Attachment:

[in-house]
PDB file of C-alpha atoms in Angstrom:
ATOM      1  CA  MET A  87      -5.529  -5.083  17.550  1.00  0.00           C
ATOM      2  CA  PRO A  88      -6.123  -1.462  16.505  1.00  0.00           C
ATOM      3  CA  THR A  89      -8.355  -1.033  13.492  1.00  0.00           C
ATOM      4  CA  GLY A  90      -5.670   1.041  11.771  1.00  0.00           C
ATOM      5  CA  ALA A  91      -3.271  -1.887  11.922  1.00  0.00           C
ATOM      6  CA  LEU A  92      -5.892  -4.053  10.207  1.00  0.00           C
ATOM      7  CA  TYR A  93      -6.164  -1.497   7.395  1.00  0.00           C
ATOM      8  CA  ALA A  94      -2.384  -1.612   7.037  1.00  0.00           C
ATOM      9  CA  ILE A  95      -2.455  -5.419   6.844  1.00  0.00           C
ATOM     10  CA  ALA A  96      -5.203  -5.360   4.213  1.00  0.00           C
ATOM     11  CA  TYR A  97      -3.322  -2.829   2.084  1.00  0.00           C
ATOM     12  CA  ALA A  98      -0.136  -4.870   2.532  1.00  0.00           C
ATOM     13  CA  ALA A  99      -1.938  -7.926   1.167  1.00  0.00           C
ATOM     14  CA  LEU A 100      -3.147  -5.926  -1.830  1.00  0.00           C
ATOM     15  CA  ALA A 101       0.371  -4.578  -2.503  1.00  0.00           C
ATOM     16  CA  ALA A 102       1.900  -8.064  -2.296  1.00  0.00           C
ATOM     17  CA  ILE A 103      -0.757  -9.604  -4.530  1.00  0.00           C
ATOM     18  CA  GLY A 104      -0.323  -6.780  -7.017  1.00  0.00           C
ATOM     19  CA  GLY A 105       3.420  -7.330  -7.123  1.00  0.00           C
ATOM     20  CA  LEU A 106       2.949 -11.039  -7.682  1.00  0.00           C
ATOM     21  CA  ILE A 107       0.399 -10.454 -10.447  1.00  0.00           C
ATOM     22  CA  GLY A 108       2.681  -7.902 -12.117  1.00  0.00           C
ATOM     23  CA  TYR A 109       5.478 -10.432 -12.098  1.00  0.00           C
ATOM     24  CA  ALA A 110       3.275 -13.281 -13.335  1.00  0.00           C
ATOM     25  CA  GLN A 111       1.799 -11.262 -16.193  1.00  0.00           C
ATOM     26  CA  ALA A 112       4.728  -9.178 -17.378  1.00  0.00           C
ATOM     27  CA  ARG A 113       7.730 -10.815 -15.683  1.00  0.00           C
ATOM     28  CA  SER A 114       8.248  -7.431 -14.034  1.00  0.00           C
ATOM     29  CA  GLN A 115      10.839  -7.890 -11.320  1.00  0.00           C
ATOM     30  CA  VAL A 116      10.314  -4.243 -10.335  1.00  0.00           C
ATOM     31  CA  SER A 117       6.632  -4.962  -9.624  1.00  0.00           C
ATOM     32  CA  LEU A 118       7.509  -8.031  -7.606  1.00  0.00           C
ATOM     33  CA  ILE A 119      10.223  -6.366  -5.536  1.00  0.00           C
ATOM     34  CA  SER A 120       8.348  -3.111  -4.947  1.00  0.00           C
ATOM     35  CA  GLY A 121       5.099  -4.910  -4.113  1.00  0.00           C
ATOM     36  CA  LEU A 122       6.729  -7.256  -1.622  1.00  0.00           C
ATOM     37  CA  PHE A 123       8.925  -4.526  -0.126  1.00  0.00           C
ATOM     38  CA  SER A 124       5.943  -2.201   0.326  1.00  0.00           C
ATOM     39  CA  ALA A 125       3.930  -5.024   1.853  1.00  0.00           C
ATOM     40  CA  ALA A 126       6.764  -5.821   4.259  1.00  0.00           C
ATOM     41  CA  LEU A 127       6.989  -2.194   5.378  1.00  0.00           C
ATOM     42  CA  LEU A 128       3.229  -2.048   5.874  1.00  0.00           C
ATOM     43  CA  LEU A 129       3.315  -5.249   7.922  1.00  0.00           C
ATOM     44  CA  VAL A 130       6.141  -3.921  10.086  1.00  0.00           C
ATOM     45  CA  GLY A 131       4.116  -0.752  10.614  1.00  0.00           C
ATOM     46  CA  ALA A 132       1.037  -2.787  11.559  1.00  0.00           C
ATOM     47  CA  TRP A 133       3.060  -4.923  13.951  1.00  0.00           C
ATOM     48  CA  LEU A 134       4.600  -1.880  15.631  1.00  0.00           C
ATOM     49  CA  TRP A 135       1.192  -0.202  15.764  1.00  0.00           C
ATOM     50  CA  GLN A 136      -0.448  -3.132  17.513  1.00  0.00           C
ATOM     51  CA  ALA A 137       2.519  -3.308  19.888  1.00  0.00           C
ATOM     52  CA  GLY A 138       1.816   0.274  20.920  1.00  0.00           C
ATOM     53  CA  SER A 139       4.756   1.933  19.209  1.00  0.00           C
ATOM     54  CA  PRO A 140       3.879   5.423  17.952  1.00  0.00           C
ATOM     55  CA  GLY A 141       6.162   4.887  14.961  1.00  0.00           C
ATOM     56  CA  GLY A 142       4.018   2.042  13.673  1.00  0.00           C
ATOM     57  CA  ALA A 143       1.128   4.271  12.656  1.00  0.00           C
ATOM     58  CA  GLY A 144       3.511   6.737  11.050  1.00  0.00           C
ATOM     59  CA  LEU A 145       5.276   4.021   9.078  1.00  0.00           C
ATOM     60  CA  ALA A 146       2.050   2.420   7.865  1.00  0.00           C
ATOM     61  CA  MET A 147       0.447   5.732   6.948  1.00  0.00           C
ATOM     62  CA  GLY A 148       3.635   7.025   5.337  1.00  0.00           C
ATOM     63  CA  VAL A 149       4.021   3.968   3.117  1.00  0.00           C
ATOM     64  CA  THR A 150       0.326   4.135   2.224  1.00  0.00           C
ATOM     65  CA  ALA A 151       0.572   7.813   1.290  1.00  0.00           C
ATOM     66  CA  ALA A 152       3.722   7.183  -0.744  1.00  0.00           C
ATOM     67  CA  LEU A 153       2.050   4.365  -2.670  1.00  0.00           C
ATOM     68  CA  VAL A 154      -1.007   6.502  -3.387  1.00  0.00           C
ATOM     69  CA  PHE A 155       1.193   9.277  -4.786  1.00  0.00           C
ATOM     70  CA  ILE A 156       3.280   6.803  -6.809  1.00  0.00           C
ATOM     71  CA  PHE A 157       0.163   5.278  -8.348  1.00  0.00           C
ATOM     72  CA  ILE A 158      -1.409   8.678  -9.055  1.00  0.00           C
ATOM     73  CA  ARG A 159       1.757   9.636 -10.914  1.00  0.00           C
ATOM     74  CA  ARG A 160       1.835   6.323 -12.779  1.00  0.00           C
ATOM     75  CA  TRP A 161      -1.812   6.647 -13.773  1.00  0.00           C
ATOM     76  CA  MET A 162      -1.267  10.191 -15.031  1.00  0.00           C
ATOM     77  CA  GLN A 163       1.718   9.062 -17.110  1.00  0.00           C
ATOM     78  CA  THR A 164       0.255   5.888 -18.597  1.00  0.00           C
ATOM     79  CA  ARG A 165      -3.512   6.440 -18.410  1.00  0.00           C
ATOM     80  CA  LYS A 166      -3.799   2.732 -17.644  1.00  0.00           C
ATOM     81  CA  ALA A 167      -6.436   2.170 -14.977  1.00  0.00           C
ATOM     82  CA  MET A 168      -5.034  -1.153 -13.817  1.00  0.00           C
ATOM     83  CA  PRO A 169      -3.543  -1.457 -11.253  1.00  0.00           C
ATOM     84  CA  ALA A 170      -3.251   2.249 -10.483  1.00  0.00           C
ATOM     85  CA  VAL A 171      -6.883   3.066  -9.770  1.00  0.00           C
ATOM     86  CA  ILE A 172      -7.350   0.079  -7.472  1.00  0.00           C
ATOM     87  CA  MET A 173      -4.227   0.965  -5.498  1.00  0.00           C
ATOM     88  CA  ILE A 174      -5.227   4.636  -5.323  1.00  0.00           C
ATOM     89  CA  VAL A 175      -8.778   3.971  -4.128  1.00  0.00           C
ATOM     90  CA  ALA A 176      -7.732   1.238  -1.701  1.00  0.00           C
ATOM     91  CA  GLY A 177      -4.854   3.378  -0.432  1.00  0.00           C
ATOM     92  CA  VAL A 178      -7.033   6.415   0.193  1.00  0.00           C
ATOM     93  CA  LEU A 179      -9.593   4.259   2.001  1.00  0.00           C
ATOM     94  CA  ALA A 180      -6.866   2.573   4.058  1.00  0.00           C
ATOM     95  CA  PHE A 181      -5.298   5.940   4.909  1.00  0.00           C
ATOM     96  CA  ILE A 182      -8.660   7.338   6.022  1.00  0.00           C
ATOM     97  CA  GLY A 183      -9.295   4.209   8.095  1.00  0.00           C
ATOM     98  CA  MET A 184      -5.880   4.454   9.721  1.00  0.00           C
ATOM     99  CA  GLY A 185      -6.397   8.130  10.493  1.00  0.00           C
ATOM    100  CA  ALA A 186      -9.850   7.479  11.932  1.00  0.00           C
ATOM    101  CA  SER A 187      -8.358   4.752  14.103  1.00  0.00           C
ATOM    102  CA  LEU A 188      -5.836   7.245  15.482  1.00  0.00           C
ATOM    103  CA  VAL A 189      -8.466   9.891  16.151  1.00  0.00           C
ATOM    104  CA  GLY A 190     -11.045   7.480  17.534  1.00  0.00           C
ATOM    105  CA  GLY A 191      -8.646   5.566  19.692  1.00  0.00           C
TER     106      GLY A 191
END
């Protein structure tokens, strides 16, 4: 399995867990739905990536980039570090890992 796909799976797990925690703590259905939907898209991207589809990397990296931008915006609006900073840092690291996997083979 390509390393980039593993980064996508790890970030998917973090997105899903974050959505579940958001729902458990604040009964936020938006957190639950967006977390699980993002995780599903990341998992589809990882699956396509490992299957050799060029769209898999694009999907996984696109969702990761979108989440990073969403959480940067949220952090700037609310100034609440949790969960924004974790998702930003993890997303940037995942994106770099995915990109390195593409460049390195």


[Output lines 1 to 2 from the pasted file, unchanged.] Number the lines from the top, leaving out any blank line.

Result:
[in-house]
PDB file of C-alpha atoms in Angstrom: